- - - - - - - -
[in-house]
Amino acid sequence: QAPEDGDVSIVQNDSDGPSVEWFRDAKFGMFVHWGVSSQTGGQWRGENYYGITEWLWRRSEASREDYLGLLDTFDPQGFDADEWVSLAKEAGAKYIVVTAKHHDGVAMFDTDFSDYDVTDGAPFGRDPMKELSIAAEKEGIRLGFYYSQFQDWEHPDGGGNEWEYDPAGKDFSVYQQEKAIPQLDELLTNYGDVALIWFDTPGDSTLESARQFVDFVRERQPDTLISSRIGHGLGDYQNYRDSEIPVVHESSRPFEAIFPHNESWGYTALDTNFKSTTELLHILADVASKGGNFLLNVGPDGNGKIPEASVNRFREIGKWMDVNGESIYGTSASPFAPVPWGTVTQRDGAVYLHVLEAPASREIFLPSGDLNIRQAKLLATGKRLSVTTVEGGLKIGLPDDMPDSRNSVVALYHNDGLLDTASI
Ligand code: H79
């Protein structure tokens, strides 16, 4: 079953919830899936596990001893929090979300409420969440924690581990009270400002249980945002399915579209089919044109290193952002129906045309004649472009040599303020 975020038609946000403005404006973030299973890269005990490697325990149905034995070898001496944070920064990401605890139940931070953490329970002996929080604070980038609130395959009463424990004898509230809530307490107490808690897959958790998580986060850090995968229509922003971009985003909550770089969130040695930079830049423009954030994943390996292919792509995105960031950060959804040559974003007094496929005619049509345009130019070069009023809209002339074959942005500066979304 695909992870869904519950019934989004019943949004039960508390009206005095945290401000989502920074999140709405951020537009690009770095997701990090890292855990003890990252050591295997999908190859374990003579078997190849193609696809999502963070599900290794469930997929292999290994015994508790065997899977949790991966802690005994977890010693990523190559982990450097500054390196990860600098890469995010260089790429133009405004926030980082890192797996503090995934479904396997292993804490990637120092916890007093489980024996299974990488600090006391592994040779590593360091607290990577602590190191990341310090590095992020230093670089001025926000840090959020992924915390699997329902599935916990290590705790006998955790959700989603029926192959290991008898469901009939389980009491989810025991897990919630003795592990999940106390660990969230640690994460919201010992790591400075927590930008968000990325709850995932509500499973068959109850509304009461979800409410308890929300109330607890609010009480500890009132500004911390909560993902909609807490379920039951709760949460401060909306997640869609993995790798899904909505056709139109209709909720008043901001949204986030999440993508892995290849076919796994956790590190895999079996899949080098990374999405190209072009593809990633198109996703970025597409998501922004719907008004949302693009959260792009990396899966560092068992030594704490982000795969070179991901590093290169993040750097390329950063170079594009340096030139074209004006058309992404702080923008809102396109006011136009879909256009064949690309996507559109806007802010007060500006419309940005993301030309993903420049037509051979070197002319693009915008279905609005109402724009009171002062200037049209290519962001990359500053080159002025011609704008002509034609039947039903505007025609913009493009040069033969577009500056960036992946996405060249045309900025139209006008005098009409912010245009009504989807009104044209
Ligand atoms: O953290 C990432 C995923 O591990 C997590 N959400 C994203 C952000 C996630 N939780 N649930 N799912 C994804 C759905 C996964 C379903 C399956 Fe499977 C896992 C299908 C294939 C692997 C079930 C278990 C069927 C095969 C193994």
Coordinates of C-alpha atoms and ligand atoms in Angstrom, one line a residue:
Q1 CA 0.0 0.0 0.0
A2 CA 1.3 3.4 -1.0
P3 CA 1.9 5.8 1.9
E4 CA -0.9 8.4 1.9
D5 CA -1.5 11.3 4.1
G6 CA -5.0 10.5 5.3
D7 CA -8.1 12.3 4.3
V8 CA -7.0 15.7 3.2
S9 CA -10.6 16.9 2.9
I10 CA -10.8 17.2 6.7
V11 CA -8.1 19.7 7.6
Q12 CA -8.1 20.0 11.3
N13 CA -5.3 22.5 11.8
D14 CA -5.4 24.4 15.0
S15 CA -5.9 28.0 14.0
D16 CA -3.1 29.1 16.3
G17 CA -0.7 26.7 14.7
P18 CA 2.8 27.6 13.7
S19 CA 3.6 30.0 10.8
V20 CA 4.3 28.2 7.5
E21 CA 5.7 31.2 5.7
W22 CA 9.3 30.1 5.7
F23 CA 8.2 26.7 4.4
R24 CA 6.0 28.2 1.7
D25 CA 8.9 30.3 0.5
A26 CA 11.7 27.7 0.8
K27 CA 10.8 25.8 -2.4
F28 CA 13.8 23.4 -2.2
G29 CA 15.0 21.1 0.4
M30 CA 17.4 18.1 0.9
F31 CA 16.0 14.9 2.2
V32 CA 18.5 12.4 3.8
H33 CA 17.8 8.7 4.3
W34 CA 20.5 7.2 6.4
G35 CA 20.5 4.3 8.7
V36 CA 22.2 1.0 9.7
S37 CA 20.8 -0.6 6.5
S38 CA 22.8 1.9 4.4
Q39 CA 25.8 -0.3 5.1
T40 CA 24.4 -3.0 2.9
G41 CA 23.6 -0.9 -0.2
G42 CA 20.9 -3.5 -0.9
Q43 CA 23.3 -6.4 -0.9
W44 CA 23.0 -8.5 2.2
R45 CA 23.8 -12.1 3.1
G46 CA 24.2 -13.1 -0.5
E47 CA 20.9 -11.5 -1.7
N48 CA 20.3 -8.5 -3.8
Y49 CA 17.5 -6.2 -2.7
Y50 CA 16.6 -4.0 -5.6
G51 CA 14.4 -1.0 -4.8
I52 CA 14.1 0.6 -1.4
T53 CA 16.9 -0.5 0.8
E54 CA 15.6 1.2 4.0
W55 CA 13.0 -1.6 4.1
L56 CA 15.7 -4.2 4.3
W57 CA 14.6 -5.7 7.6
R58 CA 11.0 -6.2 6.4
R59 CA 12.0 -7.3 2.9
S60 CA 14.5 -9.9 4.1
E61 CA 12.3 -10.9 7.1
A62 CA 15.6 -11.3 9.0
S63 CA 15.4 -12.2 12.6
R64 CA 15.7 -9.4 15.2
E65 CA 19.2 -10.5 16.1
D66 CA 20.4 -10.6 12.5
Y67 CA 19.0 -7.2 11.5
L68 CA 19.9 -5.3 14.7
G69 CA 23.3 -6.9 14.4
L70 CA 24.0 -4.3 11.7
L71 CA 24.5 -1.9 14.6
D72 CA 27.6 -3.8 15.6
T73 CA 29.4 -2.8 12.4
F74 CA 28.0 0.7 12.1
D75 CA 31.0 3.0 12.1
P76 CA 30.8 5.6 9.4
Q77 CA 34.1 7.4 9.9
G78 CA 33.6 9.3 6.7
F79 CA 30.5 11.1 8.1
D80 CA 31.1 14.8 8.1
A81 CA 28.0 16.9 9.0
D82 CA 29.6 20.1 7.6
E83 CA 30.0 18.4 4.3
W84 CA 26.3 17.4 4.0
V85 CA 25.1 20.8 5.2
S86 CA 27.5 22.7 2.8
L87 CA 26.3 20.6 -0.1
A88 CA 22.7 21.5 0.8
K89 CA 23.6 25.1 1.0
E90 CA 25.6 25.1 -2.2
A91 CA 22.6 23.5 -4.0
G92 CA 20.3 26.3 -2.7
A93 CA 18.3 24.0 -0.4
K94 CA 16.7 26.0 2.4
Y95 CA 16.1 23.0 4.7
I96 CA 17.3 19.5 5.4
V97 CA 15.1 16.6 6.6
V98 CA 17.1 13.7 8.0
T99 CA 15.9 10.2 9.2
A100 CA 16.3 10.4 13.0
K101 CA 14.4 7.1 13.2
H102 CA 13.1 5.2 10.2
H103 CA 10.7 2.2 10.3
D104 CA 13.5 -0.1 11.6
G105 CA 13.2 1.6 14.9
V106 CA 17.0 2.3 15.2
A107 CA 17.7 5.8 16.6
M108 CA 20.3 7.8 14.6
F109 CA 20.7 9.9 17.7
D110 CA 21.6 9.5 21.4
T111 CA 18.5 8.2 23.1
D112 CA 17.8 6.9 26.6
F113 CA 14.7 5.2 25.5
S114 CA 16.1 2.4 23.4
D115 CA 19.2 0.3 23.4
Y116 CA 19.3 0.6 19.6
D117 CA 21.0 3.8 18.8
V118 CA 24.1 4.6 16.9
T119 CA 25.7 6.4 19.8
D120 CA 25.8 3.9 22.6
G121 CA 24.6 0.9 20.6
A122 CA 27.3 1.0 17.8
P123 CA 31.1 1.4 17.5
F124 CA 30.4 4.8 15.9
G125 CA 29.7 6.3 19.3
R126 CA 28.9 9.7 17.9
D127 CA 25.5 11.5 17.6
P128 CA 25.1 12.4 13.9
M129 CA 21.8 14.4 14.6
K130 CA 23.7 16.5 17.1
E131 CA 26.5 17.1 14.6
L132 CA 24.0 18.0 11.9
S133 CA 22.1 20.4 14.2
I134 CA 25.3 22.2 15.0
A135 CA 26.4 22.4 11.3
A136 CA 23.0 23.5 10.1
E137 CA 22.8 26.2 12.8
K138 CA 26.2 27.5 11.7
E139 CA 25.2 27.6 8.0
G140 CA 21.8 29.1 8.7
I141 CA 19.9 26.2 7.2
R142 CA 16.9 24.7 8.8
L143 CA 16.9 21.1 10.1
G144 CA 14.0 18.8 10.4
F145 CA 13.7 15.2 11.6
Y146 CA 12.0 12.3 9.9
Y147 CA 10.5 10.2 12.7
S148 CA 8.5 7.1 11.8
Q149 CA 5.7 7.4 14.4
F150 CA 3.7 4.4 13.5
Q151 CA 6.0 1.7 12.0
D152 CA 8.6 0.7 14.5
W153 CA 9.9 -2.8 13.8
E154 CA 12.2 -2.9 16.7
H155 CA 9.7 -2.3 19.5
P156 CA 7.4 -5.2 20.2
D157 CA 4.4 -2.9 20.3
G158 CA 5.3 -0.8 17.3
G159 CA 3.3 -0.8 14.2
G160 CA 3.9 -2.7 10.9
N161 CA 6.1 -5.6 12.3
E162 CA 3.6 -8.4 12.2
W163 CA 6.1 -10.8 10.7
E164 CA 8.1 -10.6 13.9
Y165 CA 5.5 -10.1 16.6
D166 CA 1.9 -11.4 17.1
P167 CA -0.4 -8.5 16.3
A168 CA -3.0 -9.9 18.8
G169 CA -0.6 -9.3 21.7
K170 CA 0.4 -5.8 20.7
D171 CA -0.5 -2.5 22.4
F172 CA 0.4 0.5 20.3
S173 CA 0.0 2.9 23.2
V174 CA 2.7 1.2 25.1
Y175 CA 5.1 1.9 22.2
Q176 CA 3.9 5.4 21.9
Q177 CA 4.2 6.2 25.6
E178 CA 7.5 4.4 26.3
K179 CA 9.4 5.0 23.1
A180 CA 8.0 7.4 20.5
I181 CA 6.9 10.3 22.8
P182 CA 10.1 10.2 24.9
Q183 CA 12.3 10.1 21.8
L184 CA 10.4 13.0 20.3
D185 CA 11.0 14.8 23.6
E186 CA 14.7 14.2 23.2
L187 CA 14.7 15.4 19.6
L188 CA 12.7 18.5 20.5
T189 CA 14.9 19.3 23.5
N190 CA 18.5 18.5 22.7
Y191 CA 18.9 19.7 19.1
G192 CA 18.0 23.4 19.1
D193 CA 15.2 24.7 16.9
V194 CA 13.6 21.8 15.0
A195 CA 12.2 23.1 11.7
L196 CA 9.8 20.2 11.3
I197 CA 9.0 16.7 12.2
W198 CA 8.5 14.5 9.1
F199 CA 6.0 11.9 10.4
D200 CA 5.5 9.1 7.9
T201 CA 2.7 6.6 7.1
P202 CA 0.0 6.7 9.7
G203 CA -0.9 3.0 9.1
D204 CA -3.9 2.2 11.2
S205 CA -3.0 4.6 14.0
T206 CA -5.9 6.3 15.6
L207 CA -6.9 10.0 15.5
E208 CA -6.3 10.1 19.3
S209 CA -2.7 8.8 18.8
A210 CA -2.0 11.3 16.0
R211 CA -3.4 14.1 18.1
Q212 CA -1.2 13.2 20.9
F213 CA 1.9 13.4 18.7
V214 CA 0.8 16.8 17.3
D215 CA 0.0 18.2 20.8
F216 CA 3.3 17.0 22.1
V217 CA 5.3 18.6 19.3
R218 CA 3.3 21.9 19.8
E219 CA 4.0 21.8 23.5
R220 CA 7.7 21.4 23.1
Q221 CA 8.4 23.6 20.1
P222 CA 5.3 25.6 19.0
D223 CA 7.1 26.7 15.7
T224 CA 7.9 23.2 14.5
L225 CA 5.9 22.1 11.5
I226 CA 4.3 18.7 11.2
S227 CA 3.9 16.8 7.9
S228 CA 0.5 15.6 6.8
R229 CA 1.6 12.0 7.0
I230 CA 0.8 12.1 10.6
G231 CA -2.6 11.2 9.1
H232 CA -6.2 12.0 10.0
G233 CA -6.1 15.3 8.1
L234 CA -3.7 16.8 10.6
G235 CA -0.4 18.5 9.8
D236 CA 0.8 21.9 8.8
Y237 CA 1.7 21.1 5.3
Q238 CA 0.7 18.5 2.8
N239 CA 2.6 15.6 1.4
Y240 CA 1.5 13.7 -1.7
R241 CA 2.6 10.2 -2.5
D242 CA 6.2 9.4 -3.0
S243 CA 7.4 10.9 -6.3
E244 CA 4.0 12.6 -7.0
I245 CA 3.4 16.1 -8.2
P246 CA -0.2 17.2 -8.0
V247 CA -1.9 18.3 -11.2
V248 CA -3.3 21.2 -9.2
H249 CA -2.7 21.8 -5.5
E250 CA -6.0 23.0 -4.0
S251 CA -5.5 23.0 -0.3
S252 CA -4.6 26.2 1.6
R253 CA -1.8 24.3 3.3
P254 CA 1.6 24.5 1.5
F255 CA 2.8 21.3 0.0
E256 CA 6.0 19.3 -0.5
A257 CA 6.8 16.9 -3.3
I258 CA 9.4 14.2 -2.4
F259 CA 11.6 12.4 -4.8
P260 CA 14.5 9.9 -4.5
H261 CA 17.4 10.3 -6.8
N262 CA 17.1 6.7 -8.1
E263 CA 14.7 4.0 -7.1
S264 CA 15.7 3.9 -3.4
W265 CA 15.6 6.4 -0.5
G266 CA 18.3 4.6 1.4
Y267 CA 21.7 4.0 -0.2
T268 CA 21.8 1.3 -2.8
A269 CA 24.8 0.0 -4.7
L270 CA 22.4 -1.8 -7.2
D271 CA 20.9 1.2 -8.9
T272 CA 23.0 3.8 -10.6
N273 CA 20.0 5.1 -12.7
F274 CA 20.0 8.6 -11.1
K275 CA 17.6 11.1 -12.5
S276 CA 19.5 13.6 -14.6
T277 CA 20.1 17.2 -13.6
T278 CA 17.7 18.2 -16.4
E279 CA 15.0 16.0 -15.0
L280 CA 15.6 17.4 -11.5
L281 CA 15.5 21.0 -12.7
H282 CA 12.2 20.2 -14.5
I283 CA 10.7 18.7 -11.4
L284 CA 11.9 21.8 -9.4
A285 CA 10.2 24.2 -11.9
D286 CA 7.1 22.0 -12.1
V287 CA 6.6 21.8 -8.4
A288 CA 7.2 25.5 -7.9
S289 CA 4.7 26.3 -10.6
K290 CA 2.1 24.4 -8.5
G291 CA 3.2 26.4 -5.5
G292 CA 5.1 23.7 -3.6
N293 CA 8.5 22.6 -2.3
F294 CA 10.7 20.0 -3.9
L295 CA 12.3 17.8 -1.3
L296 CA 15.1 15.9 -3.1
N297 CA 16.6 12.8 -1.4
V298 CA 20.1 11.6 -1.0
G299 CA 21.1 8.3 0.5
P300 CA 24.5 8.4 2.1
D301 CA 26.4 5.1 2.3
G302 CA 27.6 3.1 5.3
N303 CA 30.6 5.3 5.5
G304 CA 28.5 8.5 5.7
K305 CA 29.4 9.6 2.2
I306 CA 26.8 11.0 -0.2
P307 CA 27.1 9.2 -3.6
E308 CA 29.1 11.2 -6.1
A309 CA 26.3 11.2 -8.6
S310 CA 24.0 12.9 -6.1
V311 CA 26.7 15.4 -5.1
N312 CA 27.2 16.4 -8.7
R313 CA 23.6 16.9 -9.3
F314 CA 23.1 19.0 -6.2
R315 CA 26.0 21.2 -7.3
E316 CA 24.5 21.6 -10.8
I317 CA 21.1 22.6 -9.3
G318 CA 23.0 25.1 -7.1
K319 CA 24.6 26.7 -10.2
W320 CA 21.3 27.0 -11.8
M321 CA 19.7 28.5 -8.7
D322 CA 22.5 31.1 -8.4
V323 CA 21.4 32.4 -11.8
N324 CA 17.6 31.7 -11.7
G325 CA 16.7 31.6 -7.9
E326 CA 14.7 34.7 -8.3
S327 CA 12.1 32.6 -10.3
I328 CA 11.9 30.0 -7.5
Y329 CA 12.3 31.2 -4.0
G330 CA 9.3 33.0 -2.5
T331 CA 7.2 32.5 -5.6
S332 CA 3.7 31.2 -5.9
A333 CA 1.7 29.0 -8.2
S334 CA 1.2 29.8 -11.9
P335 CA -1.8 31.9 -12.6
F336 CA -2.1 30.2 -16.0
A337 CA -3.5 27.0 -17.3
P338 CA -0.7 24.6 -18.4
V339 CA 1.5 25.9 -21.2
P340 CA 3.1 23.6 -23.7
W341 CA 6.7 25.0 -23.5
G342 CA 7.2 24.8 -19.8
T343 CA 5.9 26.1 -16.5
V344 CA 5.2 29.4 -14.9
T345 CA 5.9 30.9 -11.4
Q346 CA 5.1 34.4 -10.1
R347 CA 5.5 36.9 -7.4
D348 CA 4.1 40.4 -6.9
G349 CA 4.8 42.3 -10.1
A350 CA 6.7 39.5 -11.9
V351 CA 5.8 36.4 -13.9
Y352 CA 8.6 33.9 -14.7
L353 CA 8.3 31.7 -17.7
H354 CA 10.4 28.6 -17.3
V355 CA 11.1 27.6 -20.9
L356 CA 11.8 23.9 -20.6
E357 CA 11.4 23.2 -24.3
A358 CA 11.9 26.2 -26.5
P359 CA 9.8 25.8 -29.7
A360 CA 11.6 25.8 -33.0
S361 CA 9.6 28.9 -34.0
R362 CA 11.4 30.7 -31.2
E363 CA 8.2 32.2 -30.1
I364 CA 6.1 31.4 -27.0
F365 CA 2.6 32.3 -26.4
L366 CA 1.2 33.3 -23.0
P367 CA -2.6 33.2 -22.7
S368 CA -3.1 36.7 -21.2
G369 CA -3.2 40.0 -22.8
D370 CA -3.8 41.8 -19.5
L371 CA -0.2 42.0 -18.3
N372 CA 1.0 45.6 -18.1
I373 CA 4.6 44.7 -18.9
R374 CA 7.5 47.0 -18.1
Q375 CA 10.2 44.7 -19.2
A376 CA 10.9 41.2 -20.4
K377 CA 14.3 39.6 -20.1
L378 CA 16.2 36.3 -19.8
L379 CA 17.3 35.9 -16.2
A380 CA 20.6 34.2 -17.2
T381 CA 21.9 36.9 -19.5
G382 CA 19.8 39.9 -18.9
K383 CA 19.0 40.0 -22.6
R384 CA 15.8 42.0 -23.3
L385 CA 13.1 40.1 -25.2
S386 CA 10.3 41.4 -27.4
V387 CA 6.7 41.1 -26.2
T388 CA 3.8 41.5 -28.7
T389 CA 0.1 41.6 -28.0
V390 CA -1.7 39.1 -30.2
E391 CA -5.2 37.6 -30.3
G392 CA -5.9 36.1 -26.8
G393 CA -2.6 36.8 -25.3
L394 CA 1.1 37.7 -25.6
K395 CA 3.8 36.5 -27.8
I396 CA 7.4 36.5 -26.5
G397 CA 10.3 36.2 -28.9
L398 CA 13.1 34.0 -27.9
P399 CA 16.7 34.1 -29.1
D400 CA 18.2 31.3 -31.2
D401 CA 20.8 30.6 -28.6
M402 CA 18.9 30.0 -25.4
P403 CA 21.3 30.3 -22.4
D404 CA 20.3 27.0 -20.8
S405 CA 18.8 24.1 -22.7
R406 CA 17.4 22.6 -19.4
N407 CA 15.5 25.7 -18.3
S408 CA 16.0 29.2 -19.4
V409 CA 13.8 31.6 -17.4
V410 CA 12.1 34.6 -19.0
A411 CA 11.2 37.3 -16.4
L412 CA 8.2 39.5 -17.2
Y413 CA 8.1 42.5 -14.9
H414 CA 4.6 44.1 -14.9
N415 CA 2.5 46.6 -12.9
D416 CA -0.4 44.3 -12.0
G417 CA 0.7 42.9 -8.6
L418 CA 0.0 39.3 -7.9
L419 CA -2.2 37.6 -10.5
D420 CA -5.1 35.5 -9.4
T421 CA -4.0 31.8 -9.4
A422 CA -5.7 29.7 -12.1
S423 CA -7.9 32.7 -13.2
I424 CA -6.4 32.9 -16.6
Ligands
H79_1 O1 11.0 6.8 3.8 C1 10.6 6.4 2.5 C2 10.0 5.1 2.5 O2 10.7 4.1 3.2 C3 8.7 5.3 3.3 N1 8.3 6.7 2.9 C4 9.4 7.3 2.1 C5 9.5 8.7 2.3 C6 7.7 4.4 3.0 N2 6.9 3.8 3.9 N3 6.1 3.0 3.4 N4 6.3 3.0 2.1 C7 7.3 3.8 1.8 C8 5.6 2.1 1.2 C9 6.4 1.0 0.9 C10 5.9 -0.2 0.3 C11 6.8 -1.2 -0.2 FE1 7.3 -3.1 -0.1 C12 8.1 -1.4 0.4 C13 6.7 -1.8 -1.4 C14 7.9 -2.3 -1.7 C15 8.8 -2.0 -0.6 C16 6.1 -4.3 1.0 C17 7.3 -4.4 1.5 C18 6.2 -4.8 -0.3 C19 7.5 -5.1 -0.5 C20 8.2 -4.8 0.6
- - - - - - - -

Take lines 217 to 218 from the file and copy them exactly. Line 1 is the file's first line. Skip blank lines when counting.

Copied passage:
R211 CA -3.4 14.1 18.1
Q212 CA -1.2 13.2 20.9